both of their rights to remain silent and
to counsel as he was merely conducting
an informal interview. The trial court
convicted Jaime, Pablo, and Eduardo.
During the pendency of the appeal, Pablo
died of undetermined cause while Jaime
died of hypertension in the New Bilibid
Prisons Hospital.
Issue: W/N Eduardos guilt had been
established beyond reasonable doubt.
Ruling:
NO. Conviction should be
made on the basis of a strong, clear, and
compelling evidence. Of course, this is
not to say that conviction cannot be had
simply
because
the
evidence
is
circumstantial. However, in this case, the
evidence of the prosecution against
Eduardo Austria is merely circumstantial.
They do not prove an unbroken link of
events that could give rise to a
reasonable and fair conclusion that
Eduardo committed the imputed offense.
The only evidence against him is that he
was seen at about 1:oo in the afternoon
of 9 August 1975 along the road to

35

HUMAN RIGHTS LAW (2nd Semester)


Atty. Rodel Taton
Sharla Louisse A. Castillo
Hacienda Austria. This evidence, even if
tied up with the testimony of Illuminada
that Eduardo harbored ill-feelings against
Tomas
because
the
former
was
dismissed from the hacienda by the
latter does not establish or support an
inference, much less a conclusion, that
he participated in the commission of the
offense charged. Eduardos conviction on
an inference based on another inference
cannot be maintained. To overcome the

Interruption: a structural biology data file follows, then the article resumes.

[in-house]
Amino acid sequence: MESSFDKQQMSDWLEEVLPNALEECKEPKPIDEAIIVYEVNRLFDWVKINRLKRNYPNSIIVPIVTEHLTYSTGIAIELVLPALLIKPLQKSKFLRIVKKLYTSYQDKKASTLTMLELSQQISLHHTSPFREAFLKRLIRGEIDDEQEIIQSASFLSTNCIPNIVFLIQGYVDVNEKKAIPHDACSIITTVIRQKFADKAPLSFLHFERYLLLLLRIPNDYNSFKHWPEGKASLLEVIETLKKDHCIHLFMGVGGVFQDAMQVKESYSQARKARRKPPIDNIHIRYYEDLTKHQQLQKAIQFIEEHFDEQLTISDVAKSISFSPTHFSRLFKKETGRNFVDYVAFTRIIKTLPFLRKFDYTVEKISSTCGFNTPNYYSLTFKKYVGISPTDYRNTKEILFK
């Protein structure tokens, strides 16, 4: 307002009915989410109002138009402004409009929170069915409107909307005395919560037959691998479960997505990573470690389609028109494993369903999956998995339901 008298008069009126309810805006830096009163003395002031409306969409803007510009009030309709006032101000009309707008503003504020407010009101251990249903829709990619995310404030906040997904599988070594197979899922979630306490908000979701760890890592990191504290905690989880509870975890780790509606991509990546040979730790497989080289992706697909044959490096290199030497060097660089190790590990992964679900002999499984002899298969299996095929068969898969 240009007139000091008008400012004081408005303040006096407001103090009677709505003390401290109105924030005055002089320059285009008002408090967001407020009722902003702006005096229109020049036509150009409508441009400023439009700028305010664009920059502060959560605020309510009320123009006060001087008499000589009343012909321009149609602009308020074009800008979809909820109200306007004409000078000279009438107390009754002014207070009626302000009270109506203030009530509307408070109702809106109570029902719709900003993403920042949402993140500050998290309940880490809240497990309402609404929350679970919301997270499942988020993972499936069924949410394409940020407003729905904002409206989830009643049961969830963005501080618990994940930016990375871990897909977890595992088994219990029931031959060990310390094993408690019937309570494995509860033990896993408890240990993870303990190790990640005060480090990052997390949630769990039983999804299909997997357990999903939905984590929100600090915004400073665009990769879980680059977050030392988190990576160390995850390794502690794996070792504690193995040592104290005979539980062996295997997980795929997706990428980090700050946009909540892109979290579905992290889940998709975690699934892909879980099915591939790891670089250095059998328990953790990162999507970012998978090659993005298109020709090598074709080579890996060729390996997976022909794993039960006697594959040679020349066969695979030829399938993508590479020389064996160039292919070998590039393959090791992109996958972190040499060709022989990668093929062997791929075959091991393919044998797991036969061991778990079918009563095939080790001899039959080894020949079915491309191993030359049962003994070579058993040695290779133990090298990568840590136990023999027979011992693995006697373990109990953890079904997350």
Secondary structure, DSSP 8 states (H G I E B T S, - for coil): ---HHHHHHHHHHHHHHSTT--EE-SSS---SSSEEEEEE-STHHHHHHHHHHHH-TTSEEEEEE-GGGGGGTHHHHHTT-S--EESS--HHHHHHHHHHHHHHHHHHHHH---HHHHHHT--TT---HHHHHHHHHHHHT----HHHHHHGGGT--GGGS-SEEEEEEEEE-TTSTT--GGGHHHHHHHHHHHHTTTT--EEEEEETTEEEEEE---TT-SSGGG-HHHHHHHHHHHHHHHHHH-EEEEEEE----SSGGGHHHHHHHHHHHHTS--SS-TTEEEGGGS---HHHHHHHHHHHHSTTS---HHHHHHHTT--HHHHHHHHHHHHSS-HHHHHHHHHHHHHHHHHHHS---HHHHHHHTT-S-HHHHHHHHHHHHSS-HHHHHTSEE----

presumption of innocence, proof beyond
reasonable doubt is needed.
Eduardo acquitted on the ground of
reasonable doubt.
To sustain a conviction based on
circumstantial evidence under Section 5,
Rule 133, there must be (a) more than
one circumstance; (b) the facts from
which the inferences are derived are
proven; and (c) the combination of all
the circumstances is such as to produce
a conviction beyond reasonable doubt.
The series of circumstances proved must
be consistent with each other and every
circumstance must be consistent with
the guilt of the accused and inconsistent
with his innocence. To warrant a
conviction in criminal cases based upon
circumstantial
evidence,
it
must
constitute an unbroken chain of events
so as to lead to a conviction that the
accused is guilty beyond reasonable
doubt.
If
the
inculpatory
facts
and
circumstances are capable of two or
more explanations, one of which is
consistent with the innocence of the

accused and the other consistent with


his guilt, then the evidence does not
fulfill the tests of moral certainty and is
not sufficient to support a conviction.
Accusation
is
not,
according
to
fundamental law, synonymous with guilt;
the prosecution must overthrow the
presumption of innocence with proof
beyond reasonable doubt. To meet this
standard, there is need for the most
careful scrutiny of the testimony of the
state, both oral and documentary,